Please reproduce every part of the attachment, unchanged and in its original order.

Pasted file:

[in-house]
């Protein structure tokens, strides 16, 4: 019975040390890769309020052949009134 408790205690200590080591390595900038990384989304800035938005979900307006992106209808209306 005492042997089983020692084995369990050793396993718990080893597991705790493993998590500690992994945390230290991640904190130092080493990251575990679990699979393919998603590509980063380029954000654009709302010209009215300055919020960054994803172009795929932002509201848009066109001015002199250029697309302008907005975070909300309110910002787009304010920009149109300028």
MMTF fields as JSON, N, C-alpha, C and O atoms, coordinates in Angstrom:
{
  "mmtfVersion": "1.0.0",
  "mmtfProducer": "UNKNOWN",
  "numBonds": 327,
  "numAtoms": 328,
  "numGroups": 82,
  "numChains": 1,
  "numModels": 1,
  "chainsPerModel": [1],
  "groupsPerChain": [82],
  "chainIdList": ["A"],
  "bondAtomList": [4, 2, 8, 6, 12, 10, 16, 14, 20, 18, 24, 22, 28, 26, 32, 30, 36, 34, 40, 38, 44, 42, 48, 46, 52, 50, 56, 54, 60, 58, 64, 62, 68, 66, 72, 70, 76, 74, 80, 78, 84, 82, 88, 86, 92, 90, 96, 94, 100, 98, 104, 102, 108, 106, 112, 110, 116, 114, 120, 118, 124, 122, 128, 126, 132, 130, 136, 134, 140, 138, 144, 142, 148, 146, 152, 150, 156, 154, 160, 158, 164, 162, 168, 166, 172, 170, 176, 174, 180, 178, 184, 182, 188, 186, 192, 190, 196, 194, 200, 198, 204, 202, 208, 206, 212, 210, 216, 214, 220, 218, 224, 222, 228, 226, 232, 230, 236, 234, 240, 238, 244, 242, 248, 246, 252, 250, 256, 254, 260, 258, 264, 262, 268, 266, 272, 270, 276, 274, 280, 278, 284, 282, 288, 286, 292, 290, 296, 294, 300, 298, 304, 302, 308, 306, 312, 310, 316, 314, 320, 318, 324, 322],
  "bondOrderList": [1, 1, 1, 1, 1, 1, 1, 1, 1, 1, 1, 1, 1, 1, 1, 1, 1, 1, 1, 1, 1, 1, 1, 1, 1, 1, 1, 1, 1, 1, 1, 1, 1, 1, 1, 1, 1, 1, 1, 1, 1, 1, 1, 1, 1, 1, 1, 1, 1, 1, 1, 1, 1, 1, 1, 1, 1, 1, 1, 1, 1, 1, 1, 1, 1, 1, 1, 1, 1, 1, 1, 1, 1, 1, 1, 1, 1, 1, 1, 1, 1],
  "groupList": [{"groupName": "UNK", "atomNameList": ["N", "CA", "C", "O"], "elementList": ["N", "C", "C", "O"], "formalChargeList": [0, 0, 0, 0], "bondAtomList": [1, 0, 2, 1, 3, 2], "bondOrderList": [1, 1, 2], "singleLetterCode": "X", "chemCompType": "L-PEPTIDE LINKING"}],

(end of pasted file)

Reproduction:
[in-house]
């Protein structure tokens, strides 16, 4: 019975040390890769309020052949009134 408790205690200590080591390595900038990384989304800035938005979900307006992106209808209306 005492042997089983020692084995369990050793396993718990080893597991705790493993998590500690992994945390230290991640904190130092080493990251575990679990699979393919998603590509980063380029954000654009709302010209009215300055919020960054994803172009795929932002509201848009066109001015002199250029697309302008907005975070909300309110910002787009304010920009149109300028």
MMTF fields as JSON, N, C-alpha, C and O atoms, coordinates in Angstrom:
{
  "mmtfVersion": "1.0.0",
  "mmtfProducer": "UNKNOWN",
  "numBonds": 327,
  "numAtoms": 328,
  "numGroups": 82,
  "numChains": 1,
  "numModels": 1,
  "chainsPerModel": [1],
  "groupsPerChain": [82],
  "chainIdList": ["A"],
  "bondAtomList": [4, 2, 8, 6, 12, 10, 16, 14, 20, 18, 24, 22, 28, 26, 32, 30, 36, 34, 40, 38, 44, 42, 48, 46, 52, 50, 56, 54, 60, 58, 64, 62, 68, 66, 72, 70, 76, 74, 80, 78, 84, 82, 88, 86, 92, 90, 96, 94, 100, 98, 104, 102, 108, 106, 112, 110, 116, 114, 120, 118, 124, 122, 128, 126, 132, 130, 136, 134, 140, 138, 144, 142, 148, 146, 152, 150, 156, 154, 160, 158, 164, 162, 168, 166, 172, 170, 176, 174, 180, 178, 184, 182, 188, 186, 192, 190, 196, 194, 200, 198, 204, 202, 208, 206, 212, 210, 216, 214, 220, 218, 224, 222, 228, 226, 232, 230, 236, 234, 240, 238, 244, 242, 248, 246, 252, 250, 256, 254, 260, 258, 264, 262, 268, 266, 272, 270, 276, 274, 280, 278, 284, 282, 288, 286, 292, 290, 296, 294, 300, 298, 304, 302, 308, 306, 312, 310, 316, 314, 320, 318, 324, 322],
  "bondOrderList": [1, 1, 1, 1, 1, 1, 1, 1, 1, 1, 1, 1, 1, 1, 1, 1, 1, 1, 1, 1, 1, 1, 1, 1, 1, 1, 1, 1, 1, 1, 1, 1, 1, 1, 1, 1, 1, 1, 1, 1, 1, 1, 1, 1, 1, 1, 1, 1, 1, 1, 1, 1, 1, 1, 1, 1, 1, 1, 1, 1, 1, 1, 1, 1, 1, 1, 1, 1, 1, 1, 1, 1, 1, 1, 1, 1, 1, 1, 1, 1, 1],
  "groupList": [{"groupName": "UNK", "atomNameList": ["N", "CA", "C", "O"], "elementList": ["N", "C", "C", "O"], "formalChargeList": [0, 0, 0, 0], "bondAtomList": [1, 0, 2, 1, 3, 2], "bondOrderList": [1, 1, 2], "singleLetterCode": "X", "chemCompType": "L-PEPTIDE LINKING"}],